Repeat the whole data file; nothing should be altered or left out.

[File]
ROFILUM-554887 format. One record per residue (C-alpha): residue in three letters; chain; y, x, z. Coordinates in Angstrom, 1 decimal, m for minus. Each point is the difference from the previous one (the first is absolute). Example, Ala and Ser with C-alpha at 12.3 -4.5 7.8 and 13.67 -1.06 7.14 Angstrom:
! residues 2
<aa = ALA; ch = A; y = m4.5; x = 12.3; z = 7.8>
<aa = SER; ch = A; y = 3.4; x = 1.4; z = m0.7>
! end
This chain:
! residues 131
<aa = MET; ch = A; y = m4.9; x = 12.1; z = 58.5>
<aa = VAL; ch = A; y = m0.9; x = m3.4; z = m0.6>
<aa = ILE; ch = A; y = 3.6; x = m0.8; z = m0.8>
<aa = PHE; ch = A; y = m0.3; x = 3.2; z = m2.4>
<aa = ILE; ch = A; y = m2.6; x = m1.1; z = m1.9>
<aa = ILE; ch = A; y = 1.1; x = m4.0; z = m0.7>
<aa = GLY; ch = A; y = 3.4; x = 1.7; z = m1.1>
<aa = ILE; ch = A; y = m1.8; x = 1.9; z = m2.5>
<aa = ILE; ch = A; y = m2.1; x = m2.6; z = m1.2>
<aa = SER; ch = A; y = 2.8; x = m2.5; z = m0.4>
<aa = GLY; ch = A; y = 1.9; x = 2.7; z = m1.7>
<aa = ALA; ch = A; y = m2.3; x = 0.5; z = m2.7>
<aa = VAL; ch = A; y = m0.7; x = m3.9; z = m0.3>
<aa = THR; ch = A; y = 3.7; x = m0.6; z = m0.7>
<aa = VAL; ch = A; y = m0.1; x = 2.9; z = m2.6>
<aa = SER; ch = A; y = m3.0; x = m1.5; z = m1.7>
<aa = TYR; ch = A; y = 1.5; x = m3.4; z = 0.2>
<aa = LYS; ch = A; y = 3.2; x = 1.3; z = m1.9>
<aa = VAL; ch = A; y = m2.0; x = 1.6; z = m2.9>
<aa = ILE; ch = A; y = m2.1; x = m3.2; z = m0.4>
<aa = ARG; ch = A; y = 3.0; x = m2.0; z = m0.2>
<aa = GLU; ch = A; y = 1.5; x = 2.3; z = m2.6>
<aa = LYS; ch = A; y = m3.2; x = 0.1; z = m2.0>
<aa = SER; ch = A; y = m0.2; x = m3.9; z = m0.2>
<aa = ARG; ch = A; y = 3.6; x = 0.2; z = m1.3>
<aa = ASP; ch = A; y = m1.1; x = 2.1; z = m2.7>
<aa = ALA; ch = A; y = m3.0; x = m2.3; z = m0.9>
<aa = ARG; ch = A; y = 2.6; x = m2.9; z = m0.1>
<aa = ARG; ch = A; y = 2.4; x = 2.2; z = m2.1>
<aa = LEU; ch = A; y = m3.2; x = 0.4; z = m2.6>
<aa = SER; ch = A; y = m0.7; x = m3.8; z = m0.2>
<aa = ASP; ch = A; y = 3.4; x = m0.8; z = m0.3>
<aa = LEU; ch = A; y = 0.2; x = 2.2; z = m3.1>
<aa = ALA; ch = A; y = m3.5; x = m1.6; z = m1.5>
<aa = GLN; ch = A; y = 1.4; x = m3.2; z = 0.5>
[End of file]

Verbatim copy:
ROFILUM-554887 format. One record per residue (C-alpha): residue in three letters; chain; y, x, z. Coordinates in Angstrom, 1 decimal, m for minus. Each point is the difference from the previous one (the first is absolute). Example, Ala and Ser with C-alpha at 12.3 -4.5 7.8 and 13.67 -1.06 7.14 Angstrom:
! residues 2
<aa = ALA; ch = A; y = m4.5; x = 12.3; z = 7.8>
<aa = SER; ch = A; y = 3.4; x = 1.4; z = m0.7>
! end
This chain:
! residues 131
<aa = MET; ch = A; y = m4.9; x = 12.1; z = 58.5>
<aa = VAL; ch = A; y = m0.9; x = m3.4; z = m0.6>
<aa = ILE; ch = A; y = 3.6; x = m0.8; z = m0.8>
<aa = PHE; ch = A; y = m0.3; x = 3.2; z = m2.4>
<aa = ILE; ch = A; y = m2.6; x = m1.1; z = m1.9>
<aa = ILE; ch = A; y = 1.1; x = m4.0; z = m0.7>
<aa = GLY; ch = A; y = 3.4; x = 1.7; z = m1.1>
<aa = ILE; ch = A; y = m1.8; x = 1.9; z = m2.5>
<aa = ILE; ch = A; y = m2.1; x = m2.6; z = m1.2>
<aa = SER; ch = A; y = 2.8; x = m2.5; z = m0.4>
<aa = GLY; ch = A; y = 1.9; x = 2.7; z = m1.7>
<aa = ALA; ch = A; y = m2.3; x = 0.5; z = m2.7>
<aa = VAL; ch = A; y = m0.7; x = m3.9; z = m0.3>
<aa = THR; ch = A; y = 3.7; x = m0.6; z = m0.7>
<aa = VAL; ch = A; y = m0.1; x = 2.9; z = m2.6>
<aa = SER; ch = A; y = m3.0; x = m1.5; z = m1.7>
<aa = TYR; ch = A; y = 1.5; x = m3.4; z = 0.2>
<aa = LYS; ch = A; y = 3.2; x = 1.3; z = m1.9>
<aa = VAL; ch = A; y = m2.0; x = 1.6; z = m2.9>
<aa = ILE; ch = A; y = m2.1; x = m3.2; z = m0.4>
<aa = ARG; ch = A; y = 3.0; x = m2.0; z = m0.2>
<aa = GLU; ch = A; y = 1.5; x = 2.3; z = m2.6>
<aa = LYS; ch = A; y = m3.2; x = 0.1; z = m2.0>
<aa = SER; ch = A; y = m0.2; x = m3.9; z = m0.2>
<aa = ARG; ch = A; y = 3.6; x = 0.2; z = m1.3>
<aa = ASP; ch = A; y = m1.1; x = 2.1; z = m2.7>
<aa = ALA; ch = A; y = m3.0; x = m2.3; z = m0.9>
<aa = ARG; ch = A; y = 2.6; x = m2.9; z = m0.1>
<aa = ARG; ch = A; y = 2.4; x = 2.2; z = m2.1>
<aa = LEU; ch = A; y = m3.2; x = 0.4; z = m2.6>
<aa = SER; ch = A; y = m0.7; x = m3.8; z = m0.2>
<aa = ASP; ch = A; y = 3.4; x = m0.8; z = m0.3>
<aa = LEU; ch = A; y = 0.2; x = 2.2; z = m3.1>
<aa = ALA; ch = A; y = m3.5; x = m1.6; z = m1.5>
<aa = GLN; ch = A; y = 1.4; x = m3.2; z = 0.5>